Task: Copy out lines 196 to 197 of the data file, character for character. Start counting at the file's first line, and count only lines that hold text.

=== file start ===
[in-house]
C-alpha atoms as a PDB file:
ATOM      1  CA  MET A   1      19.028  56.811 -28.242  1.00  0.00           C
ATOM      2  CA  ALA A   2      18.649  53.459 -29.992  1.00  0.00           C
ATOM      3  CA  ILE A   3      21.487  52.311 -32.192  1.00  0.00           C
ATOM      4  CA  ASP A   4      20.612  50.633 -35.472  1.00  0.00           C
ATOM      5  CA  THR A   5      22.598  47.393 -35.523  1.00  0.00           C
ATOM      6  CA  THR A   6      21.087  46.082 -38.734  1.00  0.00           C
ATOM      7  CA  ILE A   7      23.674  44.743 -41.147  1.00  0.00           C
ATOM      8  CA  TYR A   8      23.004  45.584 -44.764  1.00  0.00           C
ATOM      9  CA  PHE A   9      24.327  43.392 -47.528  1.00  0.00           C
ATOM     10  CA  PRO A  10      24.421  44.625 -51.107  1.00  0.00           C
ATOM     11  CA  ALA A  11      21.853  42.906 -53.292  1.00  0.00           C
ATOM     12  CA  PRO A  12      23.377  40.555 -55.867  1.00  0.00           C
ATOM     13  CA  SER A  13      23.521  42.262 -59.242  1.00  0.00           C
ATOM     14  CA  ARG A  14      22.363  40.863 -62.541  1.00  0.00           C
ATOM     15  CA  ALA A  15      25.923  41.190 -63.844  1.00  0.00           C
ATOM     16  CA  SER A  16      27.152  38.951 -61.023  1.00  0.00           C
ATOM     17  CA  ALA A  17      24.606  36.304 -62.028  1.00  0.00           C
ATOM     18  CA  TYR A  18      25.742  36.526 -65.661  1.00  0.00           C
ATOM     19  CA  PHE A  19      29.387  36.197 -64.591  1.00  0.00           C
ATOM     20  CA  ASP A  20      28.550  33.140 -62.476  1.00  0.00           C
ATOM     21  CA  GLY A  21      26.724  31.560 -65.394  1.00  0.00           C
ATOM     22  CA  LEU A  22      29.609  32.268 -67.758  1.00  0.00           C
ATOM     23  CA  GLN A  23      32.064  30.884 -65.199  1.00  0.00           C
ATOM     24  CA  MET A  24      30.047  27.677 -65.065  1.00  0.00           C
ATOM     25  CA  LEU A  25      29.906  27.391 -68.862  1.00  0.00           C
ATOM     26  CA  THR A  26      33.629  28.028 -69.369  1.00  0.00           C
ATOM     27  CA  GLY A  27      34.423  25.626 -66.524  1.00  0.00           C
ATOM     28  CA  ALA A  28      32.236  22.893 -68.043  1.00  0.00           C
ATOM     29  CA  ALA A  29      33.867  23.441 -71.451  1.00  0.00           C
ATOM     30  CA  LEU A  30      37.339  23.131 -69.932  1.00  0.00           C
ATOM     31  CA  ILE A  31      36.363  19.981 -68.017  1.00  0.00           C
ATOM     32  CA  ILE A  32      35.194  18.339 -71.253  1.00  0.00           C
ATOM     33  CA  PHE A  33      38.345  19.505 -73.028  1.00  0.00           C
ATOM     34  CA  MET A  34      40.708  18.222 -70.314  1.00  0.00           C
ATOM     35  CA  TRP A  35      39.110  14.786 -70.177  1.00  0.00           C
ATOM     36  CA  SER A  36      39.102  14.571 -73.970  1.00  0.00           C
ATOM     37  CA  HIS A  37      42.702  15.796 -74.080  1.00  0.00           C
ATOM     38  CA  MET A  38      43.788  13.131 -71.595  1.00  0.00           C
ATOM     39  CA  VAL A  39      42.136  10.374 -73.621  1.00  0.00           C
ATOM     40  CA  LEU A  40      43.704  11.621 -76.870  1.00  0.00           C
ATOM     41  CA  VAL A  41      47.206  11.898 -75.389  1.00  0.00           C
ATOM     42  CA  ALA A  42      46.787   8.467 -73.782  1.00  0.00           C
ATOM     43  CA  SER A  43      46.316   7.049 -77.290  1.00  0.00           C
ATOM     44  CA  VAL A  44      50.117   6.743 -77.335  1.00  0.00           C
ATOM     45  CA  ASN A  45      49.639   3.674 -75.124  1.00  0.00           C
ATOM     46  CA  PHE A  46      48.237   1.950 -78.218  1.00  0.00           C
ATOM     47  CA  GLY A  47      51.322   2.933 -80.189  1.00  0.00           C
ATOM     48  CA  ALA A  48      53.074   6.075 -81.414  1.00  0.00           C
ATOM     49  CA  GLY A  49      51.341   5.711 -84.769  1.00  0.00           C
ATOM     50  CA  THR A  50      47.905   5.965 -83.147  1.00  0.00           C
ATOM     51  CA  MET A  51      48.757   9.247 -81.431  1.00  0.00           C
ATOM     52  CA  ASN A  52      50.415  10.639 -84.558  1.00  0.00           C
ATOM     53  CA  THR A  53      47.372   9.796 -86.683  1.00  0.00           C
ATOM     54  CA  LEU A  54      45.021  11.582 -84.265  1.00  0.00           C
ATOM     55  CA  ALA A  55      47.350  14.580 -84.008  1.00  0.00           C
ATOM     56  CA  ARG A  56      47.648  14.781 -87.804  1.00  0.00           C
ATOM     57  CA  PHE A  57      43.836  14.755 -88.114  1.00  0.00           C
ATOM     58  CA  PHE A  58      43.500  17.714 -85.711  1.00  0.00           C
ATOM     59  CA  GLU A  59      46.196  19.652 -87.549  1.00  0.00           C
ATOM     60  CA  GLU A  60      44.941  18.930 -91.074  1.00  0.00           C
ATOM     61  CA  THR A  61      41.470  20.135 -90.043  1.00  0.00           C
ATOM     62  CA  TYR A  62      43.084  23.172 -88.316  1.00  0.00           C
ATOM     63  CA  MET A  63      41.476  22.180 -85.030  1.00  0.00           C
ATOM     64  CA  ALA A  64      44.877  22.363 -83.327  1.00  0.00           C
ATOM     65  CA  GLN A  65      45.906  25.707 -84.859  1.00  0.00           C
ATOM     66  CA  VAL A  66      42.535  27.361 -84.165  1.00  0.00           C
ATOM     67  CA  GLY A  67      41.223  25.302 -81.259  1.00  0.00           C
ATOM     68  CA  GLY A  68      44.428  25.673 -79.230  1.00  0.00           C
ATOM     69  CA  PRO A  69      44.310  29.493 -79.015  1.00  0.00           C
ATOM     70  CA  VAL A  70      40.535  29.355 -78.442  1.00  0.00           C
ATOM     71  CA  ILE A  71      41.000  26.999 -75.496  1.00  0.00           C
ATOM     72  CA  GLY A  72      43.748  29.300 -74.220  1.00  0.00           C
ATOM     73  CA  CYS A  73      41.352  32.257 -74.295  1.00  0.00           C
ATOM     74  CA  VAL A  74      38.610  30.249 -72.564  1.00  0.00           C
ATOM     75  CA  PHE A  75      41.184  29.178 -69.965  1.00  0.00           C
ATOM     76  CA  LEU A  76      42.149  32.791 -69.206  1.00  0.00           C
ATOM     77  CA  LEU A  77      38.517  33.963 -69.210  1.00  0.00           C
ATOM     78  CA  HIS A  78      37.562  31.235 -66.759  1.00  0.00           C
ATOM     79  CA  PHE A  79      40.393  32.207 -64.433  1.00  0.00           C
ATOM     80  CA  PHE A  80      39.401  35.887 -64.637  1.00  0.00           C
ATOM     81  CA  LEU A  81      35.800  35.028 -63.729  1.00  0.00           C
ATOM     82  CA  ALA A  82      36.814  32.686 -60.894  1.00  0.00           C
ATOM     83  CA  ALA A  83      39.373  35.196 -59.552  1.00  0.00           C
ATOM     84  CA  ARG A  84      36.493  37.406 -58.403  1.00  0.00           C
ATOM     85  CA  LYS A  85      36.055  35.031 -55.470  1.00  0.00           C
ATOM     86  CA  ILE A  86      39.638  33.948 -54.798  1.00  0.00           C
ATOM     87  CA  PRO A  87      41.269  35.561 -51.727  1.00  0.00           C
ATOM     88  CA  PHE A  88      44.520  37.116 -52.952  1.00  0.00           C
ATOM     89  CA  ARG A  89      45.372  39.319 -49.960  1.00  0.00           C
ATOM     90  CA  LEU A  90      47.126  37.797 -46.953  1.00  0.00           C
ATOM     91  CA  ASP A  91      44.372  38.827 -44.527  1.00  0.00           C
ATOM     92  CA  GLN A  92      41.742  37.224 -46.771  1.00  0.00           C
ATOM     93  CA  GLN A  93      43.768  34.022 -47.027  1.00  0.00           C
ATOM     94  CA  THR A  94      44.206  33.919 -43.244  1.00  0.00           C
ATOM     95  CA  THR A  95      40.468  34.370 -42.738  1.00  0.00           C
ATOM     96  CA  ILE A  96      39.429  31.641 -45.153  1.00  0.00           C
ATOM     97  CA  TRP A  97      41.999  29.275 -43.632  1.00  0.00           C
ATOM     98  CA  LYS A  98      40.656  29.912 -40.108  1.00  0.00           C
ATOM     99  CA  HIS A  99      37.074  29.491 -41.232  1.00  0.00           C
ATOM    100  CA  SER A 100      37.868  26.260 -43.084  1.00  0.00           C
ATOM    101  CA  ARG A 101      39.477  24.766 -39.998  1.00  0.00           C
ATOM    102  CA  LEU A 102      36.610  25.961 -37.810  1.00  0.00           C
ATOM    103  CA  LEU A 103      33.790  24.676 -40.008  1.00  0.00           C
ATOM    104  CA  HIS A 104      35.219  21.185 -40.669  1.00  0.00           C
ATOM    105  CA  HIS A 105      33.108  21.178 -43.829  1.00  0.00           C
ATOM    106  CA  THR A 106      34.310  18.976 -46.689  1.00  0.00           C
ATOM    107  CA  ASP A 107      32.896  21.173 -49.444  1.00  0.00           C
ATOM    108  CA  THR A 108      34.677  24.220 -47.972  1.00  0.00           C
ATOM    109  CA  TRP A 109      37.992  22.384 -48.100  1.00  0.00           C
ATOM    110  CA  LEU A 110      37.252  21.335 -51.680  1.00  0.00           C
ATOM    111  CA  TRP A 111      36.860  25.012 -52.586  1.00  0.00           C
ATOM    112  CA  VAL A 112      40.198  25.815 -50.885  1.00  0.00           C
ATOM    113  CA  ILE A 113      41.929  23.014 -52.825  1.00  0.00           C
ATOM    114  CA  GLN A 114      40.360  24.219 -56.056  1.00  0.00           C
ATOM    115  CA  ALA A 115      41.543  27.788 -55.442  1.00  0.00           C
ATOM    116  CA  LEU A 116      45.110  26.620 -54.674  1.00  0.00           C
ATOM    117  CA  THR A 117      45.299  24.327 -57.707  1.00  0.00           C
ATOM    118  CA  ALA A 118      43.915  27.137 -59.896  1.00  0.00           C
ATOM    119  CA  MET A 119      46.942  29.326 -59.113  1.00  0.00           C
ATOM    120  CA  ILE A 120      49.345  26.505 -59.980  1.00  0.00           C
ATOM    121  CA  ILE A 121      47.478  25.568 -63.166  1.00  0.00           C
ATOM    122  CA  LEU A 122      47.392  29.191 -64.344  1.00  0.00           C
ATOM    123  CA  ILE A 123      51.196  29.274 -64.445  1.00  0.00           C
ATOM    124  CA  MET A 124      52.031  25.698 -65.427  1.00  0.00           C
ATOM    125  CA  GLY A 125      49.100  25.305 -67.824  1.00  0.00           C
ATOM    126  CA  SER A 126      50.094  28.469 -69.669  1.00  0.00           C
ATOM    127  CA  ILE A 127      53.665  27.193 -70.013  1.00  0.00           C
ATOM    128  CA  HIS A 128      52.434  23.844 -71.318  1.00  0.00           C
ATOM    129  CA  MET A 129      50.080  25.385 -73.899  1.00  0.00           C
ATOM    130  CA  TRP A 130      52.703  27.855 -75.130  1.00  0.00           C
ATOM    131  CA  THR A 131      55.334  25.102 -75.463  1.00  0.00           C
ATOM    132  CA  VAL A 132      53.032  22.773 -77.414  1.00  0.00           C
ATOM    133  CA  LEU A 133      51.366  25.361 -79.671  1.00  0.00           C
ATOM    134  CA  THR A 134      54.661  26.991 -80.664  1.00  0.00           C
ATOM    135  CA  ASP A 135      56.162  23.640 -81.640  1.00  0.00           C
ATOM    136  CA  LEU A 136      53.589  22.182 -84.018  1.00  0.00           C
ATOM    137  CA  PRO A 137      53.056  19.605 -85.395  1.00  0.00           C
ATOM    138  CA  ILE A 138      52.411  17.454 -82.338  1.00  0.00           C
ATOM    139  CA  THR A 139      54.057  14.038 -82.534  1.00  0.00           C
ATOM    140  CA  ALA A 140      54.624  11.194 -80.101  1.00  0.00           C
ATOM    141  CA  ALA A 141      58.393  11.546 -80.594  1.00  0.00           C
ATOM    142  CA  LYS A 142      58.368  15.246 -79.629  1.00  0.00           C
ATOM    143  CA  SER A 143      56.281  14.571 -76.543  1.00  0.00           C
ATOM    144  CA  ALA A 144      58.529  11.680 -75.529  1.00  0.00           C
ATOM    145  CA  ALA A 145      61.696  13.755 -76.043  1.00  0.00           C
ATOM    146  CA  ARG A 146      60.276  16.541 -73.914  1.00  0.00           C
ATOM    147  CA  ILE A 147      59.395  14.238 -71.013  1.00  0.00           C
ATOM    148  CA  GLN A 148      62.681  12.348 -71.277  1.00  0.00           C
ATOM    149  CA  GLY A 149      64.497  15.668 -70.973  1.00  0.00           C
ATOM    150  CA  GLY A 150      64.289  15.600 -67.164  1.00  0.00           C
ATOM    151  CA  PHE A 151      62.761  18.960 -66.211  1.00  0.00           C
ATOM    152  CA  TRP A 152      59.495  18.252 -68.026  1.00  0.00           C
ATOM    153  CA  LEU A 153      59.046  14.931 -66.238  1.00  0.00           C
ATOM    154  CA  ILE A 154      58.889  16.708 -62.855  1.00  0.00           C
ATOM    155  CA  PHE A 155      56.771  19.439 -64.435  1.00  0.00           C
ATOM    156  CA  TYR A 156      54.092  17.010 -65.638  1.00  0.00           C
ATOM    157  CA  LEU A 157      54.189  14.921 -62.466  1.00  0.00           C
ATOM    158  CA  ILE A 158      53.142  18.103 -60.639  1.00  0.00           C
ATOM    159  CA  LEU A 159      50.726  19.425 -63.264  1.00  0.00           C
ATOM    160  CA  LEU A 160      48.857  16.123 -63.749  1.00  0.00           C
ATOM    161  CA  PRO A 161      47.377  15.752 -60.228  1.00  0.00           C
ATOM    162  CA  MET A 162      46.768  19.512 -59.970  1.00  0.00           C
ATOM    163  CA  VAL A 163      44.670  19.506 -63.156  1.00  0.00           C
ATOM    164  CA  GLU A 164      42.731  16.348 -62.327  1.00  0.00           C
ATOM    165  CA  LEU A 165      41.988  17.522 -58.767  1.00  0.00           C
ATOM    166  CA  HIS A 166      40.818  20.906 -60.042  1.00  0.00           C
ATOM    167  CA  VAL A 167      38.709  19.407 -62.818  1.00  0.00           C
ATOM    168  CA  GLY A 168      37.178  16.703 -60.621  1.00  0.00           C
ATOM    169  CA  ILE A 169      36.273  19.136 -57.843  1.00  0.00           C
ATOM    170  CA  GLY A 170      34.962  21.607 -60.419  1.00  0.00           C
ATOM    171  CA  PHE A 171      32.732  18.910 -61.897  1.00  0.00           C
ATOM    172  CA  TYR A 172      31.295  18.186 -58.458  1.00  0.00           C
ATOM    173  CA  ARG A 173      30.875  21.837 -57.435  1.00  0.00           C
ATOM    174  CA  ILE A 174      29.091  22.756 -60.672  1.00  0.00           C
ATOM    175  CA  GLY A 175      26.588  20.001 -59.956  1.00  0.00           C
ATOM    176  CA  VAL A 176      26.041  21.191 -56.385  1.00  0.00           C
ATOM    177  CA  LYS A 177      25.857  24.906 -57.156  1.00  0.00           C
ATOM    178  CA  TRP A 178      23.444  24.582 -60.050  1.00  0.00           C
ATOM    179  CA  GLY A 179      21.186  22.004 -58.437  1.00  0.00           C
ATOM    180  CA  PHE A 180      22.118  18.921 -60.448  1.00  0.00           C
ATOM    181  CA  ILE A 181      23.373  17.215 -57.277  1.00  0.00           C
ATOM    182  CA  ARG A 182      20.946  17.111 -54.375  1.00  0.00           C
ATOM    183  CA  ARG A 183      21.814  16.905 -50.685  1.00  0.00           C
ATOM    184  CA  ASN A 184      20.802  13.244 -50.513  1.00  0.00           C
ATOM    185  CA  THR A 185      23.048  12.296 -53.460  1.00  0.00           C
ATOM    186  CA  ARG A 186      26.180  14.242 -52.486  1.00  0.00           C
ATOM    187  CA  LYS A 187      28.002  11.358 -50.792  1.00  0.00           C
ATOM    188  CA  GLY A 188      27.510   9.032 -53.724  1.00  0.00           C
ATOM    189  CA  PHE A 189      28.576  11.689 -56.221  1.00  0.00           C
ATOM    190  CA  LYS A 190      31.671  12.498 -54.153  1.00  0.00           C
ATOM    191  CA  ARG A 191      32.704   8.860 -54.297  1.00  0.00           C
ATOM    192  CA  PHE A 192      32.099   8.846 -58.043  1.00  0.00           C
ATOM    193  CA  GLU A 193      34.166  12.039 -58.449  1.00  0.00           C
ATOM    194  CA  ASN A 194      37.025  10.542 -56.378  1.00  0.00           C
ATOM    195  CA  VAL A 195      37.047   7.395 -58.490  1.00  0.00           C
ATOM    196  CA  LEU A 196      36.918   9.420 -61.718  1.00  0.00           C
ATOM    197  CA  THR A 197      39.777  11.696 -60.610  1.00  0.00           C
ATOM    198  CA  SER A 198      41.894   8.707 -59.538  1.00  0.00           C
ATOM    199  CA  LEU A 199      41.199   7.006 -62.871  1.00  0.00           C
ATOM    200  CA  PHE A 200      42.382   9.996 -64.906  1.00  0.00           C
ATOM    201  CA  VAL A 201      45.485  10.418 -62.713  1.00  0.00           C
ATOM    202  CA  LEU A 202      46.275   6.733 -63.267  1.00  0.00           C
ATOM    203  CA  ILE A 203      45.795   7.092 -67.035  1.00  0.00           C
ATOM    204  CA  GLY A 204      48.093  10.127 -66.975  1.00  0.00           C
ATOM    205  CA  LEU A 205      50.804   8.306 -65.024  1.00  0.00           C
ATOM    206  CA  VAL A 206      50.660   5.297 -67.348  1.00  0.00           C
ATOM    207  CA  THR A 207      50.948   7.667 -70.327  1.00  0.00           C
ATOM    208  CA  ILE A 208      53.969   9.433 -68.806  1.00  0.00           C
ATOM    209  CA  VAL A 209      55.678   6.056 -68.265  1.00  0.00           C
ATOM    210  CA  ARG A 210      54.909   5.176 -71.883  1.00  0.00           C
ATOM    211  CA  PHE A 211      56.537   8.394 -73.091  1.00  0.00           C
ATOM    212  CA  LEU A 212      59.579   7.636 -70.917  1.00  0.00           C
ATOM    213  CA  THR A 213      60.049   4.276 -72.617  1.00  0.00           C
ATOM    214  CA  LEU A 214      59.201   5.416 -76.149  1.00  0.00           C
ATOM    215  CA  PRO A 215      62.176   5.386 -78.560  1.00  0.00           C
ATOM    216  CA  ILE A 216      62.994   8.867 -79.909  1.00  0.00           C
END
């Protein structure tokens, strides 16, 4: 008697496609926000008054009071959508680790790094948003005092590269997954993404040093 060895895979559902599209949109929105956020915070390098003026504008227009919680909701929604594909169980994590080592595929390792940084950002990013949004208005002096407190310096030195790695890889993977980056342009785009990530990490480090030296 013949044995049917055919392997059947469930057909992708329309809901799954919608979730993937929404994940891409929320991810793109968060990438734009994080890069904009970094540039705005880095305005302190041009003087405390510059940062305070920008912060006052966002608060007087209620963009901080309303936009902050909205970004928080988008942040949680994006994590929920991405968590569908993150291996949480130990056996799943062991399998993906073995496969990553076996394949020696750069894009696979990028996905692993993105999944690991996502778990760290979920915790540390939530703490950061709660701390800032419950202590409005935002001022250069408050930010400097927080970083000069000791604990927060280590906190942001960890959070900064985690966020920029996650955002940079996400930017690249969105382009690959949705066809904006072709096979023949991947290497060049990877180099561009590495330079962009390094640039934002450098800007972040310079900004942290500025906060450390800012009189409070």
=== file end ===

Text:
ATOM    194  CA  ASN A 194      37.025  10.542 -56.378  1.00  0.00           C
ATOM    195  CA  VAL A 195      37.047   7.395 -58.490  1.00  0.00           C